When the Sailors played at the home of the Young Lions and Tanjong Pagar FC, those games sold out too.
The 2021 SPL season has been exciting, in part also because the Lion City Sailors are in a particularly intense title race with Albirex Niigata.
A local club has not lifted the SPL trophy since 2014, with Brunei’s DPMM twice victors and Japan’s Albirex going for number five. Having another local team, alongside Tampines Rovers who have been runner-up for several seasons, as a strong title contender can help to raise the stakes and tap on national pride to draw more supporters.
Singapore football writer Gary Koh shared with me his view that there is currently more intrigue than interest in the transformation of the Lion City Sailors, as privatisation puts the club at the whims and mercies of Forrest Li. He said, “People know more of the owner than the players, whose salaries are doubled after joining the club.”
Intrigue is a step in the right direction. But leading the league to a new level will take time. It remains to see how the 2022 SPL season will turn out, hopefully with fewer or no COVID-19 restrictions.
TAKING SINGAPORE FOOTBALL TO THE NEXT LEVEL
Could the Sailors’ turn in fortunes also benefit Singapore’s sights on qualifying for the 2034 World Cup?
Eleven of the 22 players called up to Singapore’s national team are from the Lion City Sailors, a sign of the club’s potential to energise our national football aspirations.
The Asia’s Champions League next year will be a milestone to watch, The Sailors will have an opportunity to show if the players can hold their own against other clubs from traditionally stronger nations such as South Korea, China and Japan.
More investment in players, good marketing and fan engagement can build excitement in the SPL.
The Lion City Sailors are in a similar situation as Johor Darul Ta’zim in 2012, just across the Malaysian border, after the crown price took ownership of the club and introduced sweeping changes.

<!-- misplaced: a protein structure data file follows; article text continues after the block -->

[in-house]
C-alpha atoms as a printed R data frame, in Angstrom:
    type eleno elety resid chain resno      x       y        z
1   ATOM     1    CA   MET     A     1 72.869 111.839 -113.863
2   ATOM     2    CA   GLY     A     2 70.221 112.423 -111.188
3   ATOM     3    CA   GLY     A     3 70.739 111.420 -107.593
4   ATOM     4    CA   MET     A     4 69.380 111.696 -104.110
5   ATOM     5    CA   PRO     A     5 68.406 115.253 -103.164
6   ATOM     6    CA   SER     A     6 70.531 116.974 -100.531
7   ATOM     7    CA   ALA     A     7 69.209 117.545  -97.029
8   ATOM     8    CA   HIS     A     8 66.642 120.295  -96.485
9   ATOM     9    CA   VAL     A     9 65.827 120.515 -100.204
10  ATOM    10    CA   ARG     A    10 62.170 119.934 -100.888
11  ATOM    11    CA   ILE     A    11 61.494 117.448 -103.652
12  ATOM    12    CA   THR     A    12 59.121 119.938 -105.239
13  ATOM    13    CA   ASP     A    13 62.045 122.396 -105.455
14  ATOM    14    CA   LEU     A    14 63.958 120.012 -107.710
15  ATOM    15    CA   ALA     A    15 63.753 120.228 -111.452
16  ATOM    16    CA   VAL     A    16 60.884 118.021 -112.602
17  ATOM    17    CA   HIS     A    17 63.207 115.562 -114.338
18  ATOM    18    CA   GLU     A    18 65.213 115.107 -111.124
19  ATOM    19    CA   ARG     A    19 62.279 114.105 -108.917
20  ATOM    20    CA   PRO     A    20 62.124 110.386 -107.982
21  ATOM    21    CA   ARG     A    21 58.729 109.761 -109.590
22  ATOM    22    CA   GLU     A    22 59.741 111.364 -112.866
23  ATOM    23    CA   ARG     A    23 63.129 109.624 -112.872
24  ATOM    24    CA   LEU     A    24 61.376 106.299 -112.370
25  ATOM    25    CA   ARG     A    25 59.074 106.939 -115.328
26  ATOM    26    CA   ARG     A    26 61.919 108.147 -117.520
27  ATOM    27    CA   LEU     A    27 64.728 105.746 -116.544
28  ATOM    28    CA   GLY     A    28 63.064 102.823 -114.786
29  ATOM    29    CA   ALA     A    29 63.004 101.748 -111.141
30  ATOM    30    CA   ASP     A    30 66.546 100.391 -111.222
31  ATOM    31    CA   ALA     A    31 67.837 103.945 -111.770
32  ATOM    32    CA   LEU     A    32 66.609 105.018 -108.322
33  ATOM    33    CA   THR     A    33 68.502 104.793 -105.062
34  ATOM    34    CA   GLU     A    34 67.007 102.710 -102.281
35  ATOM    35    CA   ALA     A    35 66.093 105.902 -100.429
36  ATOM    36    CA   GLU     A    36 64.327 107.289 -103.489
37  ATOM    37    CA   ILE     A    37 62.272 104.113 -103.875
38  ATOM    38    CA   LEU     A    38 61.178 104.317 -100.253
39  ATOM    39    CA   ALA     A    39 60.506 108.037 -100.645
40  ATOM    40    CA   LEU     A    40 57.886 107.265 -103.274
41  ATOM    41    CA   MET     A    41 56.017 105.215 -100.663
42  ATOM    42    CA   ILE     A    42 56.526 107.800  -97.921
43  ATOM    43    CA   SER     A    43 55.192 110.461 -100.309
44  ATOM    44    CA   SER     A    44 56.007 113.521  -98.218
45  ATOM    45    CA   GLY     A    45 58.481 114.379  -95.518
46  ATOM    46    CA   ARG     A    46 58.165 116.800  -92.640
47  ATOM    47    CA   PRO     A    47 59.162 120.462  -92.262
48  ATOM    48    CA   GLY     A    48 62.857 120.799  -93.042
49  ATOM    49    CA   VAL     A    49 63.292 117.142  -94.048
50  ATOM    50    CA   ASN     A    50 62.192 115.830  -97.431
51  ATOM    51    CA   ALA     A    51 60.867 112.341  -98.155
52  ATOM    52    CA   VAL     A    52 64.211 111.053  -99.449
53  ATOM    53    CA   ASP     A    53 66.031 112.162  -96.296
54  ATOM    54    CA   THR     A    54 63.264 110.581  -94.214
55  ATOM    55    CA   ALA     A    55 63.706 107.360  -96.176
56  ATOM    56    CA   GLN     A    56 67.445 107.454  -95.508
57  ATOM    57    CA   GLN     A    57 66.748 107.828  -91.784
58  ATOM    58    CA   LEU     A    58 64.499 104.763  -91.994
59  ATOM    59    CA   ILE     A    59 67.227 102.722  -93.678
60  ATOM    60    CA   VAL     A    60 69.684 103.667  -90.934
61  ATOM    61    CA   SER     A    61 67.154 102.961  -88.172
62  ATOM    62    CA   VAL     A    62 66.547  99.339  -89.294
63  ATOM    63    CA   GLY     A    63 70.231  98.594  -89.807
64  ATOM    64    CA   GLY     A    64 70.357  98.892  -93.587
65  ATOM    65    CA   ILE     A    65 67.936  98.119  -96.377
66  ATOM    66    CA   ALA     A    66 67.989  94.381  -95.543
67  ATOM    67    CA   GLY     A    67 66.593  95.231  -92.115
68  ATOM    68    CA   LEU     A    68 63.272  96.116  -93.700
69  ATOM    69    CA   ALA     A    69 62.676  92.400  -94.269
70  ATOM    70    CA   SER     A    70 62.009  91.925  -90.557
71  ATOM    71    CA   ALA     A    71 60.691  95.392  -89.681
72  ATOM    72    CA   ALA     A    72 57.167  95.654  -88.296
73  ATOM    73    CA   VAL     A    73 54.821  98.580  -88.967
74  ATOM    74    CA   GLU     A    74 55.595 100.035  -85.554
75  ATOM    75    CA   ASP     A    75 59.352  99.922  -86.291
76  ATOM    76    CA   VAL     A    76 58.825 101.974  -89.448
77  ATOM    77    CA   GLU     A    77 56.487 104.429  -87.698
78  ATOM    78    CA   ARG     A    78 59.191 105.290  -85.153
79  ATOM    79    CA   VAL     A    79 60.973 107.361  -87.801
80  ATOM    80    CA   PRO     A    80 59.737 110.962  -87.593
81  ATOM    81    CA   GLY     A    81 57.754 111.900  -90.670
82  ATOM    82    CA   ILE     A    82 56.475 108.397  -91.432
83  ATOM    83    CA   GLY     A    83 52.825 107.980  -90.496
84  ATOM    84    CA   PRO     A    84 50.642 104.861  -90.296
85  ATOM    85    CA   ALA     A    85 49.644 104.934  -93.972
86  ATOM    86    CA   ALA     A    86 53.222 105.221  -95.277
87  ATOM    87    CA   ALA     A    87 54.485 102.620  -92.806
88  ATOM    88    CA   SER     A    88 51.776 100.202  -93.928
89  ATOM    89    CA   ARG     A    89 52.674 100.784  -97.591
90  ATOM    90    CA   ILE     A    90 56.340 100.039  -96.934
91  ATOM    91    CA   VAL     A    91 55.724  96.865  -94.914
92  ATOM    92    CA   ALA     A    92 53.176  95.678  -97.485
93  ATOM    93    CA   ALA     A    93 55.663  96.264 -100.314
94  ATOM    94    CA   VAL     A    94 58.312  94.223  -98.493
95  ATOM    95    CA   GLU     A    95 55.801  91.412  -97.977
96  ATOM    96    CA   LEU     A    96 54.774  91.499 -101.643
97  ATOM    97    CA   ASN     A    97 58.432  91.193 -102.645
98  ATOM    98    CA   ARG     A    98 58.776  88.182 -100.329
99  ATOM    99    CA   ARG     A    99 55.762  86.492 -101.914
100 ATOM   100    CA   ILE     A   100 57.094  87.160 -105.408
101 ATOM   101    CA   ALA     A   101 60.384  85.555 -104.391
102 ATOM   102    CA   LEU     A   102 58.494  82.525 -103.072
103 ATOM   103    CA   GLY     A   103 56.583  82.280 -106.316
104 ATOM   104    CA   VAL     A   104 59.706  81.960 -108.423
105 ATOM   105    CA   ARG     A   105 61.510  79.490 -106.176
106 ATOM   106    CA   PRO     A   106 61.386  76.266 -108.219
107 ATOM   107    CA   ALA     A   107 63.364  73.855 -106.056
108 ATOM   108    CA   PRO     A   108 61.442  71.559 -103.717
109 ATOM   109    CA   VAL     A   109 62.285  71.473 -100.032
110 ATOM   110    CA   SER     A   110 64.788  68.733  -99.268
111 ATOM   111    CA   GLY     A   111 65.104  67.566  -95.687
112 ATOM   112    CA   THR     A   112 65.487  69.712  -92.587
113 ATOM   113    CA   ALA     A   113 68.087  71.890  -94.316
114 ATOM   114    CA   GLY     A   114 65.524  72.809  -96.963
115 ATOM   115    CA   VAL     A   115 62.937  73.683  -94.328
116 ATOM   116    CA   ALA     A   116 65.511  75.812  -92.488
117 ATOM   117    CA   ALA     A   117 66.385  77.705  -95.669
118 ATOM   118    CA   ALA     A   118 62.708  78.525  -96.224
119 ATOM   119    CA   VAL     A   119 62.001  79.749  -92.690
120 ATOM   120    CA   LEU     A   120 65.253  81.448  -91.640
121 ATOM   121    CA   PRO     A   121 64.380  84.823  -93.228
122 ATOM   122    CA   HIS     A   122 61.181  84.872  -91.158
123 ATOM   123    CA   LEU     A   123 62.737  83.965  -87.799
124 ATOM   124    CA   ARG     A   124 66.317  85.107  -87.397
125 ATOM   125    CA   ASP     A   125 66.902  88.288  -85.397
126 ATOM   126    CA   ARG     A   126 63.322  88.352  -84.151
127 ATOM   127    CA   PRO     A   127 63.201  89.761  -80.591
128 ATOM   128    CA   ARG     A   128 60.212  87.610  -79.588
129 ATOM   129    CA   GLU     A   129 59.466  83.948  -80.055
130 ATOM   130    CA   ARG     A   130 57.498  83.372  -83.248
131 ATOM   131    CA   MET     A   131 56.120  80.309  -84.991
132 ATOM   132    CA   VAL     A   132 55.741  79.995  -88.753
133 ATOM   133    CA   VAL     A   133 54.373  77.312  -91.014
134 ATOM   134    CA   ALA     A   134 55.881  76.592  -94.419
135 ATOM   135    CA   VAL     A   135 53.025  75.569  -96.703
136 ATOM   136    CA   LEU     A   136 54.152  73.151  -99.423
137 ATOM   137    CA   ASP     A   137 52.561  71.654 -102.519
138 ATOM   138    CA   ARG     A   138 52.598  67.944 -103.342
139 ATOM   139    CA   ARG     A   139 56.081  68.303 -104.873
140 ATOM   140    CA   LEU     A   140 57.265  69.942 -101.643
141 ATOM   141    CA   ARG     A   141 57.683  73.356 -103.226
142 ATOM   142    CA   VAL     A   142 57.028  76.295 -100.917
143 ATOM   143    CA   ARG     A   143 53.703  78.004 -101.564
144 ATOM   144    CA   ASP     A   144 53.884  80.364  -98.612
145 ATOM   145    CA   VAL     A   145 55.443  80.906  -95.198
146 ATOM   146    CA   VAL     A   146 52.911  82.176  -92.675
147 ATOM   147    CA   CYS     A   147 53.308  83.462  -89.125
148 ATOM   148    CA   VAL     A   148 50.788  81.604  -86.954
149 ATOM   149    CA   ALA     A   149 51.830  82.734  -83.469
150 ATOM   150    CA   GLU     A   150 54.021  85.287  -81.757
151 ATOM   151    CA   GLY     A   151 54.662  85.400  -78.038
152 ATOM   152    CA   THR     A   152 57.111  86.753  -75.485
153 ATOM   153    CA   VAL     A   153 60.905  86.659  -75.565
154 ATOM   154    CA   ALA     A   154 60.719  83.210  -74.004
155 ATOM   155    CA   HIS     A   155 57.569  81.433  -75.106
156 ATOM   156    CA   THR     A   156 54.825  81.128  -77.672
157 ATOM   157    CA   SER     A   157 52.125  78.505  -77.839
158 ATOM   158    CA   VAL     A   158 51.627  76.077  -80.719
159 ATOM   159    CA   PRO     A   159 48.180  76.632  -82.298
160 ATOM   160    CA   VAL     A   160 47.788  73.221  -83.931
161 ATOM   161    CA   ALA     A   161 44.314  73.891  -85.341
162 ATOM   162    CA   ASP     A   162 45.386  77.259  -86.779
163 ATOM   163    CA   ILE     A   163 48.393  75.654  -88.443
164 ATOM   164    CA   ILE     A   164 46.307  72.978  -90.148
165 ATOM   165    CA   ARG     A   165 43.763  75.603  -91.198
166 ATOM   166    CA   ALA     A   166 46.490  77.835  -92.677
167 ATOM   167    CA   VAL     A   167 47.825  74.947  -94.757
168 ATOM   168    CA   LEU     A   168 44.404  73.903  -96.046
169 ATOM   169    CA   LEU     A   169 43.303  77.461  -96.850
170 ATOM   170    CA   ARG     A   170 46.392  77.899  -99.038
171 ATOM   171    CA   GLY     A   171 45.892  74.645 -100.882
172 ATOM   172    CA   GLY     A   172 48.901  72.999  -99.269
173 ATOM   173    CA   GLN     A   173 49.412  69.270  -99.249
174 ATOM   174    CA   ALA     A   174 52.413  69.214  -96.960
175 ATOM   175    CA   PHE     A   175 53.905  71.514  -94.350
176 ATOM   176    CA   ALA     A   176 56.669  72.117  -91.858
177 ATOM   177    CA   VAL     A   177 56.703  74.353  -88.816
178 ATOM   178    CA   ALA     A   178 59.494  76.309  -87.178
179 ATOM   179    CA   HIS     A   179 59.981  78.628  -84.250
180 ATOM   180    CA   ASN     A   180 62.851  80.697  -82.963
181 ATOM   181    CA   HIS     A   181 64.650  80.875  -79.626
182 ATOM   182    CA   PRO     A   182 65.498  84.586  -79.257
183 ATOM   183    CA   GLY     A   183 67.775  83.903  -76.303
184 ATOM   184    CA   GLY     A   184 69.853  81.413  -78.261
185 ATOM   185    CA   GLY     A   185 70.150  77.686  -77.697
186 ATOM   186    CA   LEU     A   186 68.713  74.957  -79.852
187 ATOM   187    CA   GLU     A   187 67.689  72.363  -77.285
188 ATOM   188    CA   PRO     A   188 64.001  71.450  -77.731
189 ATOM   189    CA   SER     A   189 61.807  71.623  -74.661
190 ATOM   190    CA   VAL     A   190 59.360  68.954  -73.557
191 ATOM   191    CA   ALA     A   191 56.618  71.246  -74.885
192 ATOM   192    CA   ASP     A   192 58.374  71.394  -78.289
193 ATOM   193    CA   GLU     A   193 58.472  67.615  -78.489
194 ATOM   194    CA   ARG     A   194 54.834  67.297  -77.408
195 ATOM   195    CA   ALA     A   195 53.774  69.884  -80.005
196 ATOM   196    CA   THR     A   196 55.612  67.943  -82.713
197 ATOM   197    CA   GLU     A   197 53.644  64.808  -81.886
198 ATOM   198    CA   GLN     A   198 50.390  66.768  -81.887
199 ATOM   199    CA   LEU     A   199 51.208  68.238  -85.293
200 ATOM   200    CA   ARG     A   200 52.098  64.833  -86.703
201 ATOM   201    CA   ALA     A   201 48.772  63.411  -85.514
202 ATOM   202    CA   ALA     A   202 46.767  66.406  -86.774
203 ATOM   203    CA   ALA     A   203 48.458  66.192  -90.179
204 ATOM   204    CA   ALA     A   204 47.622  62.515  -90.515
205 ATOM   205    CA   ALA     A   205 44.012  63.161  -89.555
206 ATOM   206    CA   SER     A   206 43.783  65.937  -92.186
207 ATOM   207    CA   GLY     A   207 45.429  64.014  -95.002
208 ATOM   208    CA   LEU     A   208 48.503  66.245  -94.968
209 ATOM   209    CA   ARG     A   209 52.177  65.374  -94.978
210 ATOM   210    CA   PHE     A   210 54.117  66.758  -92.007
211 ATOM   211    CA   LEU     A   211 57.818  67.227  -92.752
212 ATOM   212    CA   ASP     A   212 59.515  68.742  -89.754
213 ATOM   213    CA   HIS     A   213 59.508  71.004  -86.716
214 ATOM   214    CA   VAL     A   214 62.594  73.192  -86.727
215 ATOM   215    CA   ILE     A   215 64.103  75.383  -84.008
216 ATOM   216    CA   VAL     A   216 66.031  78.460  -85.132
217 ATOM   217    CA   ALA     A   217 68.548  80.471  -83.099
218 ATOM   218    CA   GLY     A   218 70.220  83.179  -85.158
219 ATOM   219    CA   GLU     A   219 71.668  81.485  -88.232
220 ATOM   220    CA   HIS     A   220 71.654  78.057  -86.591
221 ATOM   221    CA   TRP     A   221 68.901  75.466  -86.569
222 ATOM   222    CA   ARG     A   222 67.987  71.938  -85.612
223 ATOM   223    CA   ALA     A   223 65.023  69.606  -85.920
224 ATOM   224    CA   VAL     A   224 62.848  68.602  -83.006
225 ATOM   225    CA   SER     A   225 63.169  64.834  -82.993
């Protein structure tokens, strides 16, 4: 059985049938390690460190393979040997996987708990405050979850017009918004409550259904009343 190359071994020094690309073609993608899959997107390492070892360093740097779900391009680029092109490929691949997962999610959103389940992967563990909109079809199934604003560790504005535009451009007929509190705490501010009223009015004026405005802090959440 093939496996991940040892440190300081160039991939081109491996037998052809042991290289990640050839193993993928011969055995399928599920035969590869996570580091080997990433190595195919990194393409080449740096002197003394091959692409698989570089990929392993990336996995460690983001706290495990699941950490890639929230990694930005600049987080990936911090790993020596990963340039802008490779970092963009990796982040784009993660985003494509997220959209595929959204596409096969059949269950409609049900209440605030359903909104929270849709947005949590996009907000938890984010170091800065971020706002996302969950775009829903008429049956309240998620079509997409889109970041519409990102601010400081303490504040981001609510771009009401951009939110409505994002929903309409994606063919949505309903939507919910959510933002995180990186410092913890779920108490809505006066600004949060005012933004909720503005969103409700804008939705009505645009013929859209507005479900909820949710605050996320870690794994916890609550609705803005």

In 2013, the Johor club signed Argentine star Pablo Aimar, raising interest in both the club and the national football league. Even though his time there was short-lived, it triggered greater investments, and the club have since solidified their domination with an eighth consecutive Malaysia Super League title.
The Sailors have similarly made great strides in engaging with football fans to further fuel passion, with more than 35,000 followers on Facebook and 19,200 on Instagram, almost double what most other SPL clubs have.
But for SPL and Singapore football to have a chance to shine, other teams must step up.
The SPL needs at least two strong local teams in the league, along with the foreign clubs, for healthy competition that lifts standards.
The Lion City Sailors have presented an exciting new side of Singapore football this year - one where fans clamour for tickets, and where teams invest on and off the pitch to match their ambitions to compete in Asia.
Taking Singapore football to the next level will not happen overnight, but neither will qualifying for the 2034 World Cup.
John Duerden has lived in Asia for 20 years and covers the region’s sporting scene. He is the author of three books including Lions & Tigers - The History of Football in Singapore and Malaysia (2017).